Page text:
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Potsdam’s Gavin Regan works in Sochi Olympics as USA Hockey official

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The first person Ogdensburg’s Jimmy Howard saw after walking off the ice following his team’s loss in the NHL Winter Classic last month was Potsdam resident Gavin Regan, who was preparing to take part in the announcement of the U.S. men’s Olympic team.

“You could see (Howard) was ticked off he lost in the shootout; he’s such a wicked competitor,” Regan said.

Among the more than 100,000 people at Michigan Stadium for the Winter Classic on New Year’s Day were the two former north country residents — from towns 28 miles apart. Both had a role in preparing for the Sochi Olympics.

Howard, a goalie for the Detroit Red Wings, came back on the ice shortly after the game against Toronto when his name was announced as one of three goalies on the U.S. team.

But one of the men who played a part in Howard being selected for the team was Regan, 52, the vice president of international hockey for USA Hockey. Regan is the U.S. representative at any international hockey meeting.

“I have oversight for everything for the men’s and women’s teams,” Regan said. “I help pick the staff and all that. I’m like the (general manager) of an NHL team. Everybody reports to me.”

Regan, who runs the branch and investment services for the Key Bank in Massena, has been involved with USA Hockey for almost 20 years.

In the late 1990s, he started as a vice president for the New York State Amateur Hockey Association in the northern zone. In 2006 he was involved in the Winter Olympics in Turin, Italy, serving as a general manager for the women’s team, but that job involved activities such as arranging the team’s travel and hotels and making sure everything was ready once the Games began.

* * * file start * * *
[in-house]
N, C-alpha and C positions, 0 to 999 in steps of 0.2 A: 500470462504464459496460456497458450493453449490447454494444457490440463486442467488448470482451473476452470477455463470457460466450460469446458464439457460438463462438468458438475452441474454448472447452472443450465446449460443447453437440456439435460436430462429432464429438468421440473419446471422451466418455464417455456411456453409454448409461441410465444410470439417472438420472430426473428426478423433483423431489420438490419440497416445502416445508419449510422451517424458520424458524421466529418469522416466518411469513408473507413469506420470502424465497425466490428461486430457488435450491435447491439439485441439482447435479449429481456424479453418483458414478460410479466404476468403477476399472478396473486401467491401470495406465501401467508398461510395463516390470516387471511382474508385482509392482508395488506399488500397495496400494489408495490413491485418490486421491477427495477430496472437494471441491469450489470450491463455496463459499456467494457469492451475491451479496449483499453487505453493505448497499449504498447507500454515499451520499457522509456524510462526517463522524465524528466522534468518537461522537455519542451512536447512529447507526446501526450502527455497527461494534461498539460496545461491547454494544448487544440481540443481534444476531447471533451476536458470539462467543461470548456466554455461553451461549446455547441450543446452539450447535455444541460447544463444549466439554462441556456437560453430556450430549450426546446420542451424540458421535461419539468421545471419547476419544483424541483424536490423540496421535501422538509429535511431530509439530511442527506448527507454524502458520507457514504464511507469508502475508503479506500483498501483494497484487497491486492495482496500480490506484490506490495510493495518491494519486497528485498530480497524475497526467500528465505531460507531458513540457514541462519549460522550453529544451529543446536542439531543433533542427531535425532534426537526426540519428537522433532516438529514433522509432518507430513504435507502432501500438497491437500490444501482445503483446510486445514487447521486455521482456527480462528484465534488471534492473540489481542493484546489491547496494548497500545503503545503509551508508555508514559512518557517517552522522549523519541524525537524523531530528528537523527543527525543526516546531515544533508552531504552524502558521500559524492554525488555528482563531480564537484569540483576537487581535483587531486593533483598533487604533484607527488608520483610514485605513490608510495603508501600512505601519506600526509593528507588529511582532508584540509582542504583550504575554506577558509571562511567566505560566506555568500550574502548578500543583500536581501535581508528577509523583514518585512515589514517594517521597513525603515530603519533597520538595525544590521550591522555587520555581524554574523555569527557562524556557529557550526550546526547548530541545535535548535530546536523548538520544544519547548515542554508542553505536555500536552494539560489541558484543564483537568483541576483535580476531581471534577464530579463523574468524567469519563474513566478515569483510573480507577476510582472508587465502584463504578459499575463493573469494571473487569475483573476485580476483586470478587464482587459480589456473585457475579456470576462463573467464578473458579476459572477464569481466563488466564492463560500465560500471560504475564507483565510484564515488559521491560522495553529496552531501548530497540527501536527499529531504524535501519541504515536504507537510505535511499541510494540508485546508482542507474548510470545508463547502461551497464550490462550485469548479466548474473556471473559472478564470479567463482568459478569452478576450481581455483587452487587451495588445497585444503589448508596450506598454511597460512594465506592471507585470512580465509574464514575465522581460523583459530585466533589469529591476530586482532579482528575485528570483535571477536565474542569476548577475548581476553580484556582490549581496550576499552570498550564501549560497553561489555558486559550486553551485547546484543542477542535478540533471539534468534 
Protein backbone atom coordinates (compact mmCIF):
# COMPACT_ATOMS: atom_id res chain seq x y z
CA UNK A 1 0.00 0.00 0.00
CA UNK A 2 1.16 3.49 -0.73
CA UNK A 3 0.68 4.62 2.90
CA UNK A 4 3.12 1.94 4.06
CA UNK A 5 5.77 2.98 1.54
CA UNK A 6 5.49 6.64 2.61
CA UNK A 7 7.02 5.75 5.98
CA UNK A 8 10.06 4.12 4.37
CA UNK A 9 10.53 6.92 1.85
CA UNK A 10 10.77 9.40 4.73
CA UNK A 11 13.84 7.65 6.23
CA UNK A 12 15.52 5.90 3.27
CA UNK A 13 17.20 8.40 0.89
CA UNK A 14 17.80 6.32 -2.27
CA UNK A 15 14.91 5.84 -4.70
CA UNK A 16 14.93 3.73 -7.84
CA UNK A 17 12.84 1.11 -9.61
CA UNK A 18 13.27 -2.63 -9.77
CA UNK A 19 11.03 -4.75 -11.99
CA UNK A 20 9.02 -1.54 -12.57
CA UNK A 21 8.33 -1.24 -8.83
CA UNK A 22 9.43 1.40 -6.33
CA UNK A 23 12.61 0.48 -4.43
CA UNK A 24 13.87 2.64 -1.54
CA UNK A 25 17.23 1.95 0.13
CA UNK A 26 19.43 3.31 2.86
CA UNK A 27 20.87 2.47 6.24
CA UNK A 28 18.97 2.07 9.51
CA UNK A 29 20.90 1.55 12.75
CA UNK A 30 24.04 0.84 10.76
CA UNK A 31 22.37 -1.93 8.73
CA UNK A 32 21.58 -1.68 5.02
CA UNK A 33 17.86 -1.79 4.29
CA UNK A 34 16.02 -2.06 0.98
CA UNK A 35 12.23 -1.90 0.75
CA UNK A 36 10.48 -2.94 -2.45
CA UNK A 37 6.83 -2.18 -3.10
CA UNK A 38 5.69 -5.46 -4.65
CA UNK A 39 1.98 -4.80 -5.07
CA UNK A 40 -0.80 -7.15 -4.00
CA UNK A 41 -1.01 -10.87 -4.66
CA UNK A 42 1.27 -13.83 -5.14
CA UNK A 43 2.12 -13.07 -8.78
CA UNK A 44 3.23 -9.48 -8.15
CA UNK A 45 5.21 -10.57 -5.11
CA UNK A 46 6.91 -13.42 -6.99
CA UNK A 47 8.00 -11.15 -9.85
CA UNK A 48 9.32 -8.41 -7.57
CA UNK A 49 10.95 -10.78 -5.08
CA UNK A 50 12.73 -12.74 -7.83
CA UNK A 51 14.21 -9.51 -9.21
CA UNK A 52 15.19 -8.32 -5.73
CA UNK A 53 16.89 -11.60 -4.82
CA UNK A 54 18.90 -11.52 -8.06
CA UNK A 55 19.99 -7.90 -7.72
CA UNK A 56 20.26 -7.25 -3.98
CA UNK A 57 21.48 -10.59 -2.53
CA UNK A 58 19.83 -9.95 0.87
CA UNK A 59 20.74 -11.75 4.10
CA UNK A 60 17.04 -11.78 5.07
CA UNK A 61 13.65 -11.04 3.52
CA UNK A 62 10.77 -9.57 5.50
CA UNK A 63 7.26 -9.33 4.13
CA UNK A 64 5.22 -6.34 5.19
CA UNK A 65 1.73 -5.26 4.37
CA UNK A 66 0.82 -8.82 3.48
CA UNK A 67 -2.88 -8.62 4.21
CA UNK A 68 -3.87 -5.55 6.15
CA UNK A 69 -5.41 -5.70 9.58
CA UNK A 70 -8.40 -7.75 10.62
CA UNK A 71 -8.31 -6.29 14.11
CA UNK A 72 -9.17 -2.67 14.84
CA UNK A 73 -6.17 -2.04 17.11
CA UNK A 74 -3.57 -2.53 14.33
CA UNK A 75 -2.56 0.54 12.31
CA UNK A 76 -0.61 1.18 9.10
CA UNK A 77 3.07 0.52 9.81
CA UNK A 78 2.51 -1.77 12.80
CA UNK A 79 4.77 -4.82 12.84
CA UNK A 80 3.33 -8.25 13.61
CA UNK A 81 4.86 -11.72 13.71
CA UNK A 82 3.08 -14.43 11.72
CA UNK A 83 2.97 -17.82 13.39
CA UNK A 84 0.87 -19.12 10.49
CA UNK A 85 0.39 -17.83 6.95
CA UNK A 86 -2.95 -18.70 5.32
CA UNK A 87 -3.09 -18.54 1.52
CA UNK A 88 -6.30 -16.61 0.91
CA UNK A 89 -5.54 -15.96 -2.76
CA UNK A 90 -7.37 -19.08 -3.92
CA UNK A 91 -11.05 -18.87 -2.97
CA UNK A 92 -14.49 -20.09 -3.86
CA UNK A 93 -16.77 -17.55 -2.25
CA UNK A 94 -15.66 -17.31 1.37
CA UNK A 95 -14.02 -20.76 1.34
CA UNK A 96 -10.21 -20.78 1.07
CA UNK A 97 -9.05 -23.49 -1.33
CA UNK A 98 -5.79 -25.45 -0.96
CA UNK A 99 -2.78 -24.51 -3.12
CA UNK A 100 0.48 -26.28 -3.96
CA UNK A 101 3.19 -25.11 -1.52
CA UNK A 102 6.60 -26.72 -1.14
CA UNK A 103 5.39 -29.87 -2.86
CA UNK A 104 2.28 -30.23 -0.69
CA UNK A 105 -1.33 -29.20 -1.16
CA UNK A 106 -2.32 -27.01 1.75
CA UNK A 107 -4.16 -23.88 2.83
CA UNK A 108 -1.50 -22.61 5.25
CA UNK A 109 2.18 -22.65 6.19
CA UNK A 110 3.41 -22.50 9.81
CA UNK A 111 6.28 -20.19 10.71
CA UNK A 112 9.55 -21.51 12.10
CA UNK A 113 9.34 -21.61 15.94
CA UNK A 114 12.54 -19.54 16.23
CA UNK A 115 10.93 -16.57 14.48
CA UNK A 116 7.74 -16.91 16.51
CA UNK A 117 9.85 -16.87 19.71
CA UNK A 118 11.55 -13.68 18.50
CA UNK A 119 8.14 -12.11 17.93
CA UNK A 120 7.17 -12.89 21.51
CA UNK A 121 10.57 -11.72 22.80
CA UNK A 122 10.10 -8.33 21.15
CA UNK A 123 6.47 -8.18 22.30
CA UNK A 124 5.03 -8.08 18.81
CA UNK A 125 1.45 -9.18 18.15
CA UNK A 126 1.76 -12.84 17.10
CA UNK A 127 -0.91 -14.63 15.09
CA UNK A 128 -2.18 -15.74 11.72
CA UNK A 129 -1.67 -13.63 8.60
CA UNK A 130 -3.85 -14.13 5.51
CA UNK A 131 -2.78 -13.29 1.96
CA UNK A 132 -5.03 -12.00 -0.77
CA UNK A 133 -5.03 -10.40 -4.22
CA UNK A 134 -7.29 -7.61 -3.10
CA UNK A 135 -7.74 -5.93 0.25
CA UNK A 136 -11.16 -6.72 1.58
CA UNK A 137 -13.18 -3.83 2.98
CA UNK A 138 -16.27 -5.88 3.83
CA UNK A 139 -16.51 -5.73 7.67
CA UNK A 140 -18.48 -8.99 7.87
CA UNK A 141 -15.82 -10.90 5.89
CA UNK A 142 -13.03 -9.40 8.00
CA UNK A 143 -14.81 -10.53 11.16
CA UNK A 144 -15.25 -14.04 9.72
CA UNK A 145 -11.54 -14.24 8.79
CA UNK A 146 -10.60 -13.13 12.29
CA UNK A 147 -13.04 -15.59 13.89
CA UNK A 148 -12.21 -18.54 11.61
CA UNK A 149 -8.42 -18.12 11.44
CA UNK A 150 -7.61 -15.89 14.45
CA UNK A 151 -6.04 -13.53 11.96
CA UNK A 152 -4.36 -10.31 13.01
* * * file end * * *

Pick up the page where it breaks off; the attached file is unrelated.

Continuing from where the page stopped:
Regan played high school hockey for Potsdam and played NCAA Division III hockey at Norwich University in Vermont under Don “Toot” Cahoon, who went on to coach Princeton and UMass. A major ankle injury ended Regan’s collegiate career after one season.

While in youth coaching, he worked with future NHL players, including Clarkson alum Erik Cole. Regan’s current role gives him a chance to see a plethora of games and do a lot of traveling.

For the most part, it’s been pleasant.

“Some days are better than others,” Regan said. “There is a lot of stress involved. We have so many good (NHL) players now that it was hard for us to put a team together. We have tough choices of who we have to leave off. It’s stressful making sure you put the right pieces to the puzzle together to have the best opportunity to be successful. It’s also fun. You get to see a lot of good hockey and meet good people, and it’s a great sport.”

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